Given this assumption, spending a considerable period of time studying
the landscape and deciding on the “right” strategy is inappropriate. In
this environment of dramatic change and continuous surprises, education
and awareness are critical, and short-term plans are more effective than
A full copy of the Task Group’s final report is available. An open presentation and discussion of the report for the Harvard library community was held in February 2008.
The primary recommendation of the task group was that Harvard should
immediately move ahead with a project to evaluate, select and implement a
new platform for the HOLLIS online public catalog. A new discovery
environment for Harvard would incorporate the new and innovative
features such as faceting browsing and relevancy ranking. The task group
was reconstituted and charged to make a recommendation by the end of
the academic year. With this challenging timeframe driving the process,
the task force identified 5 most likely system options and designed a
process that would allow them to evaluate all options quickly and
effectively. The criteria used to evaluate options was refined based on
the work and recommendations of the previous group. Five sub-teams were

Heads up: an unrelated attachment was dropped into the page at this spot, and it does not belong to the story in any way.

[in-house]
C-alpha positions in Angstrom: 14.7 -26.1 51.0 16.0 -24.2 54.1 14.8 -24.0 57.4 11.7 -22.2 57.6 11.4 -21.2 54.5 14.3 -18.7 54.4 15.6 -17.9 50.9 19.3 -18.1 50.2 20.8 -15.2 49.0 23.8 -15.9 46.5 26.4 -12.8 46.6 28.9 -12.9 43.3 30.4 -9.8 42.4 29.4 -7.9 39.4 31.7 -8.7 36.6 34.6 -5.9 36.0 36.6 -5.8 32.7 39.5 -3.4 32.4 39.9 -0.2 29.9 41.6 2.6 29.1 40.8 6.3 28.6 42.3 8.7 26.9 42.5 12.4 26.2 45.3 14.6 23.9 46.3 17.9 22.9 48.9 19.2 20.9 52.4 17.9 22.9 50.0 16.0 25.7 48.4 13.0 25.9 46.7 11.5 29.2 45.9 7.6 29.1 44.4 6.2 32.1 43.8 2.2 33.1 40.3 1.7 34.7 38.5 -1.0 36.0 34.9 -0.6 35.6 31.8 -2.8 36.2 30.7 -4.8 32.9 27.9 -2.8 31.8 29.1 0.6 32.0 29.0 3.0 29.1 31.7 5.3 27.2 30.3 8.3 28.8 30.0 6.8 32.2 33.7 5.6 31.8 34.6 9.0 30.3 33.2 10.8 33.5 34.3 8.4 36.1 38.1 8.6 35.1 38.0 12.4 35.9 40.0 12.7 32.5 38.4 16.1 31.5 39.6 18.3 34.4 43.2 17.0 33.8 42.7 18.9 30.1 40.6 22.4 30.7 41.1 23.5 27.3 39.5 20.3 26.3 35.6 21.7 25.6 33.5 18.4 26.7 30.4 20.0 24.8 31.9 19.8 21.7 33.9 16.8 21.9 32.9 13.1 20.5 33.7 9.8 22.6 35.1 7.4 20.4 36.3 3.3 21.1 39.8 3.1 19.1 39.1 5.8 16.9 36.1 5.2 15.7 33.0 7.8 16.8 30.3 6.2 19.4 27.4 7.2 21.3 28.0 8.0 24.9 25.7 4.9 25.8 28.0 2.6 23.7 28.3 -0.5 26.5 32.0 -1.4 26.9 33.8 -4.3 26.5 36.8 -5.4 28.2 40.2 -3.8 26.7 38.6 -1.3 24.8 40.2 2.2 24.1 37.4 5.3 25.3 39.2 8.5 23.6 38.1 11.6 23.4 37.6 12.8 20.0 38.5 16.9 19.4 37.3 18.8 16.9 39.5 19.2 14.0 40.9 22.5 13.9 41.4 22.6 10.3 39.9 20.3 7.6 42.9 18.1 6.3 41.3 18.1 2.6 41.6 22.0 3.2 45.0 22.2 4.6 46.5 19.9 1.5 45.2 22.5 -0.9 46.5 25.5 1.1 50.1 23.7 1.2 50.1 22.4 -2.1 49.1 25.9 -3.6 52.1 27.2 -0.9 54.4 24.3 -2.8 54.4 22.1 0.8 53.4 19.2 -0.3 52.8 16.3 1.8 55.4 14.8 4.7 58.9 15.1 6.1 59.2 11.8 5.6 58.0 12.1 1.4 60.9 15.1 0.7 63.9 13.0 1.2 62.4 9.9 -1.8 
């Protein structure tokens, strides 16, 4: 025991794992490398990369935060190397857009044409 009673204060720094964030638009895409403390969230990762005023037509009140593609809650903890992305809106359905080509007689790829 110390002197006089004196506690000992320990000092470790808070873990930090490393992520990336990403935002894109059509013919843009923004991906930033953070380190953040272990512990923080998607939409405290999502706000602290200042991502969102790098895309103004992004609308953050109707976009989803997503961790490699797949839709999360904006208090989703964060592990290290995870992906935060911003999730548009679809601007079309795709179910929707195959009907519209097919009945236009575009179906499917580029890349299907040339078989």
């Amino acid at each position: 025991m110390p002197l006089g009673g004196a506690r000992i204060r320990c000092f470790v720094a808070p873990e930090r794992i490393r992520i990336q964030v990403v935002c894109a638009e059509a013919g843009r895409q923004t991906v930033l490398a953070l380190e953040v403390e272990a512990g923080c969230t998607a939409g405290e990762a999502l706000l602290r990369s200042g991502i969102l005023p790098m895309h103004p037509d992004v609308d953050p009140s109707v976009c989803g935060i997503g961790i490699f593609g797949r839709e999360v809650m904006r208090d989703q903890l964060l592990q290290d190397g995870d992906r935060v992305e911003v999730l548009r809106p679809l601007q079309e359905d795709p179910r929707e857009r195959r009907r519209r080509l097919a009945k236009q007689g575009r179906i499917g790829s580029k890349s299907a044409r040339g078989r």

formed so the evaluations could all be completed promptly. The Task
Force met with vendors and communicated with peer institutions. An open
meeting to update the library community and gather feedback was held on
May 5, 2008. The final report was presented to ULC in July 2008.
Editor's note: The Task Force presented its final report to the ULC
on July 1, 2008. Following intense technical evaluation, the ULC
selected AquaBrowser as the new platform in Feburary 2009. OIS launched
the new platform in April 2009 at http://discovery.lib.harvard.edu.
Assessment and Measurement
In FY 2008, OIS took on a ULC priority project to better measure the use
of systems and services developed through the University’s Library
Digital Initiative (LDI). An analysis of the systems was undertaken and
methods to measure the important functions of each were implemented. The
project resulted in new online monthly reports of system statistics.
HGL Usability Study and Redesign